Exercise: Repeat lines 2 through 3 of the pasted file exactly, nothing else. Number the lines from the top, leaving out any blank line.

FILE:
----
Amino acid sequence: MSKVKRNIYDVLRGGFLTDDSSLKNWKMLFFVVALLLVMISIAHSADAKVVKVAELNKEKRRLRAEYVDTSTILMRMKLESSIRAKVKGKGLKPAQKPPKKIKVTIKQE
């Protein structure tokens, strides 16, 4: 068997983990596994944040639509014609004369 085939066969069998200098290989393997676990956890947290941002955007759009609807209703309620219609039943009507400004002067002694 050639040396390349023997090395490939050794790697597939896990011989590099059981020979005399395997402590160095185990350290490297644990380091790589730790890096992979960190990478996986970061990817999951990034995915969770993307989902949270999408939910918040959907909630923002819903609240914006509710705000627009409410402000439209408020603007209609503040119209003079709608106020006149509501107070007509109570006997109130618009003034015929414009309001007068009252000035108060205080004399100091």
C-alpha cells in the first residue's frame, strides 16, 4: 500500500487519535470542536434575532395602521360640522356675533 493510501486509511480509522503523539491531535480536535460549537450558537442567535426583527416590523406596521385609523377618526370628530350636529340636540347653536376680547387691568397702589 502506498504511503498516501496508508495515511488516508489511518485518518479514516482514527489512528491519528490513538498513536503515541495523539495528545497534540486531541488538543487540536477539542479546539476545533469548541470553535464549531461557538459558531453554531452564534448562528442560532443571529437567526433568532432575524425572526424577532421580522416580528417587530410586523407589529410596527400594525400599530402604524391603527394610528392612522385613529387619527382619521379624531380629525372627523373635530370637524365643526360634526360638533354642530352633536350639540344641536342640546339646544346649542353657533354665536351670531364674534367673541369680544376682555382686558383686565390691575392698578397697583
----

């Protein structure tokens, strides 16, 4: 068997983990596994944040639509014609004369 085939066969069998200098290989393997676990956890947290941002955007759009609807209703309620219609039943009507400004002067002694 050639040396390349023997090395490939050794790697597939896990011989590099059981020979005399395997402590160095185990350290490297644990380091790589730790890096992979960190990478996986970061990817999951990034995915969770993307989902949270999408939910918040959907909630923002819903609240914006509710705000627009409410402000439209408020603007209609503040119209003079709608106020006149509501107070007509109570006997109130618009003034015929414009309001007068009252000035108060205080004399100091």
C-alpha cells in the first residue's frame, strides 16, 4: 500500500487519535470542536434575532395602521360640522356675533 493510501486509511480509522503523539491531535480536535460549537450558537442567535426583527416590523406596521385609523377618526370628530350636529340636540347653536376680547387691568397702589 502506498504511503498516501496508508495515511488516508489511518485518518479514516482514527489512528491519528490513538498513536503515541495523539495528545497534540486531541488538543487540536477539542479546539476545533469548541470553535464549531461557538459558531453554531452564534448562528442560532443571529437567526433568532432575524425572526424577532421580522416580528417587530410586523407589529410596527400594525400599530402604524391603527394610528392612522385613529387619527382619521379624531380629525372627523373635530370637524365643526360634526360638533354642530352633536350639540344641536342640546339646544346649542353657533354665536351670531364674534367673541369680544376682555382686558383686565390691575392698578397697583